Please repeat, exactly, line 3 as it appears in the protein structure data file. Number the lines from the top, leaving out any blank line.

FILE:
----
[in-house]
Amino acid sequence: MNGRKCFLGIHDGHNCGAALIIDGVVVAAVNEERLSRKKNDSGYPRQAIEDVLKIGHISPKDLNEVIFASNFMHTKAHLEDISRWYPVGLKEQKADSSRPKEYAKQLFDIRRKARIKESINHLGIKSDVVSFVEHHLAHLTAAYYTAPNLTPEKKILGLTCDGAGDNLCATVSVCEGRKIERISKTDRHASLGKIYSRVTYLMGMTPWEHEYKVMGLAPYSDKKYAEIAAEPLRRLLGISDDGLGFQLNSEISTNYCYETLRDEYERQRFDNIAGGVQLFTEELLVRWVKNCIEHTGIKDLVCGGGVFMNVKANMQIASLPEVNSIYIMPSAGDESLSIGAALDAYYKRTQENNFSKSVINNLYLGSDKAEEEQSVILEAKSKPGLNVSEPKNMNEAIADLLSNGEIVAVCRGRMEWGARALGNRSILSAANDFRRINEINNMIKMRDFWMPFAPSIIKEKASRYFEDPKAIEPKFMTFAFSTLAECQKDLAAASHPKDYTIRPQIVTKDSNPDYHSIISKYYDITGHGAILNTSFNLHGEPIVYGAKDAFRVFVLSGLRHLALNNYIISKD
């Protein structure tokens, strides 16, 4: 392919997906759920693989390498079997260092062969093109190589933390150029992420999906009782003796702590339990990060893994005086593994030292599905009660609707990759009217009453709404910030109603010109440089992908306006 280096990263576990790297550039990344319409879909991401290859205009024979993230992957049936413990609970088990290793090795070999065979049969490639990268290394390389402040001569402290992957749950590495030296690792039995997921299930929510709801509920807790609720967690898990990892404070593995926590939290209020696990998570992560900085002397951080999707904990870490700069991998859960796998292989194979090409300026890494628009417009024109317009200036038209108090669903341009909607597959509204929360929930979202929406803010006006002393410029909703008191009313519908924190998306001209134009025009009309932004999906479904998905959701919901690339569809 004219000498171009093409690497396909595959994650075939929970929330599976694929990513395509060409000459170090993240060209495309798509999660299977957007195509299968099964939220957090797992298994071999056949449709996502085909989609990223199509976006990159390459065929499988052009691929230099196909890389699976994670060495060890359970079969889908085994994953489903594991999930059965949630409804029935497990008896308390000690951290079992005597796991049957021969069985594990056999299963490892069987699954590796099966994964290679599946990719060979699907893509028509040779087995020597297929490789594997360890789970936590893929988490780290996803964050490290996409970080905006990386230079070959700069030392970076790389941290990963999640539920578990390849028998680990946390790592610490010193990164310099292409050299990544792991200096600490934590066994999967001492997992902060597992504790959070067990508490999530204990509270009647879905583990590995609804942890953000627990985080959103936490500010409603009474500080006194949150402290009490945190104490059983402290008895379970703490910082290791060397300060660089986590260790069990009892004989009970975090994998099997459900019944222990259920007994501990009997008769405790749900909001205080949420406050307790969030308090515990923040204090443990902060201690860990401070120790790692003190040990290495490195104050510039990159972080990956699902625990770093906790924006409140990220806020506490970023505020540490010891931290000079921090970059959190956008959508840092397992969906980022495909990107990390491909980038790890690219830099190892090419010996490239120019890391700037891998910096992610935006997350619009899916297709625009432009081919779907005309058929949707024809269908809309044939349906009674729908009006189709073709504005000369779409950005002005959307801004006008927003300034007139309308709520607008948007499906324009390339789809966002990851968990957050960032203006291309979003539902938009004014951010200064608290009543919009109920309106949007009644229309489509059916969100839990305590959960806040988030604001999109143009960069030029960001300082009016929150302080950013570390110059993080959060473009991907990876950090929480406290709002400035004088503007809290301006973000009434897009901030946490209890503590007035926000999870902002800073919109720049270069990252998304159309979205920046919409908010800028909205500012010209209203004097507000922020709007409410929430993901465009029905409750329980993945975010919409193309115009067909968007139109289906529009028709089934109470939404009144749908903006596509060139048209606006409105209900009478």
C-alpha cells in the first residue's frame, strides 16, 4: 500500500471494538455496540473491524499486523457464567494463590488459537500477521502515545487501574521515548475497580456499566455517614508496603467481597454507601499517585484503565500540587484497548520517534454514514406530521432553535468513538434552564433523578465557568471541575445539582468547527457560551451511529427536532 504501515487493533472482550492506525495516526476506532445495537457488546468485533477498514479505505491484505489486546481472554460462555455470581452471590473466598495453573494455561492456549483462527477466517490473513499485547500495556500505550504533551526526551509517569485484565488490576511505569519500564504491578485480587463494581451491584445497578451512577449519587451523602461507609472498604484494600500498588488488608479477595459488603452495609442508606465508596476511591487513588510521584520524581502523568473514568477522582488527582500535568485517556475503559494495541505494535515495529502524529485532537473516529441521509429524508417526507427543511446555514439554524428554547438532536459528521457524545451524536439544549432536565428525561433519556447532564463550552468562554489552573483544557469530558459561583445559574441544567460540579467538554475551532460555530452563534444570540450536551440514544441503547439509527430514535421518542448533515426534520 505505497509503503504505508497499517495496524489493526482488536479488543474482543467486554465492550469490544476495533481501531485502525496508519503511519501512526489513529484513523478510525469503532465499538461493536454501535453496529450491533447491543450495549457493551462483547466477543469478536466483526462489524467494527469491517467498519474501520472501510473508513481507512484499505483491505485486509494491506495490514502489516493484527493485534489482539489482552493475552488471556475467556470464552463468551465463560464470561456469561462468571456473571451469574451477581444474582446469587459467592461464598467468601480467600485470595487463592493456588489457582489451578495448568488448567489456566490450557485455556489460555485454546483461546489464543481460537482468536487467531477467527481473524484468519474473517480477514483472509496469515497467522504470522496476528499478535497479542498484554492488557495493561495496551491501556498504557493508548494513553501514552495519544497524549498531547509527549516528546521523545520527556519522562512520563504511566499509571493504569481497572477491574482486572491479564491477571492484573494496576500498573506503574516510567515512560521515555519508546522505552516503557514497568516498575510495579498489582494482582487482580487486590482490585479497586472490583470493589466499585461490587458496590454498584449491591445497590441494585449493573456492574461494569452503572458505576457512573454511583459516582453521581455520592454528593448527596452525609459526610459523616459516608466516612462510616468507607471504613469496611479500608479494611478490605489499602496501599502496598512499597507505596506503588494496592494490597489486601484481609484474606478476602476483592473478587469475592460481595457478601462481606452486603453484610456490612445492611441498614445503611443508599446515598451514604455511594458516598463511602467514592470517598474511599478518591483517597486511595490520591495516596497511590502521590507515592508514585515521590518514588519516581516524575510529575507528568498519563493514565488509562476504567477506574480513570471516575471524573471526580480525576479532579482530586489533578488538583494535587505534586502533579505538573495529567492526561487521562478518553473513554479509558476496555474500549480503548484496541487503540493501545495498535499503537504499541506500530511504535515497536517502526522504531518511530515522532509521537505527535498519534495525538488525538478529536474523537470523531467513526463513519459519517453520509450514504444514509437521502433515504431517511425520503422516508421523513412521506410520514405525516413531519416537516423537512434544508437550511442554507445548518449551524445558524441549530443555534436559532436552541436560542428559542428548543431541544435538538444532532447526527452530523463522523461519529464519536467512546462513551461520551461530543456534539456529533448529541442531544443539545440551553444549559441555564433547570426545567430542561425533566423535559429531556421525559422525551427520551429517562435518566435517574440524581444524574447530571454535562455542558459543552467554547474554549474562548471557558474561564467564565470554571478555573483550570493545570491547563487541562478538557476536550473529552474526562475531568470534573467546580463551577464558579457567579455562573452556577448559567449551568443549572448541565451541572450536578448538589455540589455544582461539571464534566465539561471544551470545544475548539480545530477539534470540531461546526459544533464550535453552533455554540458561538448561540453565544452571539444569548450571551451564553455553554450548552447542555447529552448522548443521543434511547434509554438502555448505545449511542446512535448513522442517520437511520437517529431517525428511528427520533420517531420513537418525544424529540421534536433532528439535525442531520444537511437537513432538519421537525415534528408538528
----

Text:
């Protein structure tokens, strides 16, 4: 392919997906759920693989390498079997260092062969093109190589933390150029992420999906009782003796702590339990990060893994005086593994030292599905009660609707990759009217009453709404910030109603010109440089992908306006 280096990263576990790297550039990344319409879909991401290859205009024979993230992957049936413990609970088990290793090795070999065979049969490639990268290394390389402040001569402290992957749950590495030296690792039995997921299930929510709801509920807790609720967690898990990892404070593995926590939290209020696990998570992560900085002397951080999707904990870490700069991998859960796998292989194979090409300026890494628009417009024109317009200036038209108090669903341009909607597959509204929360929930979202929406803010006006002393410029909703008191009313519908924190998306001209134009025009009309932004999906479904998905959701919901690339569809 004219000498171009093409690497396909595959994650075939929970929330599976694929990513395509060409000459170090993240060209495309798509999660299977957007195509299968099964939220957090797992298994071999056949449709996502085909989609990223199509976006990159390459065929499988052009691929230099196909890389699976994670060495060890359970079969889908085994994953489903594991999930059965949630409804029935497990008896308390000690951290079992005597796991049957021969069985594990056999299963490892069987699954590796099966994964290679599946990719060979699907893509028509040779087995020597297929490789594997360890789970936590893929988490780290996803964050490290996409970080905006990386230079070959700069030392970076790389941290990963999640539920578990390849028998680990946390790592610490010193990164310099292409050299990544792991200096600490934590066994999967001492997992902060597992504790959070067990508490999530204990509270009647879905583990590995609804942890953000627990985080959103936490500010409603009474500080006194949150402290009490945190104490059983402290008895379970703490910082290791060397300060660089986590260790069990009892004989009970975090994998099997459900019944222990259920007994501990009997008769405790749900909001205080949420406050307790969030308090515990923040204090443990902060201690860990401070120790790692003190040990290495490195104050510039990159972080990956699902625990770093906790924006409140990220806020506490970023505020540490010891931290000079921090970059959190956008959508840092397992969906980022495909990107990390491909980038790890690219830099190892090419010996490239120019890391700037891998910096992610935006997350619009899916297709625009432009081919779907005309058929949707024809269908809309044939349906009674729908009006189709073709504005000369779409950005002005959307801004006008927003300034007139309308709520607008948007499906324009390339789809966002990851968990957050960032203006291309979003539902938009004014951010200064608290009543919009109920309106949007009644229309489509059916969100839990305590959960806040988030604001999109143009960069030029960001300082009016929150302080950013570390110059993080959060473009991907990876950090929480406290709002400035004088503007809290301006973000009434897009901030946490209890503590007035926000999870902002800073919109720049270069990252998304159309979205920046919409908010800028909205500012010209209203004097507000922020709007409410929430993901465009029905409750329980993945975010919409193309115009067909968007139109289906529009028709089934109470939404009144749908903006596509060139048209606006409105209900009478």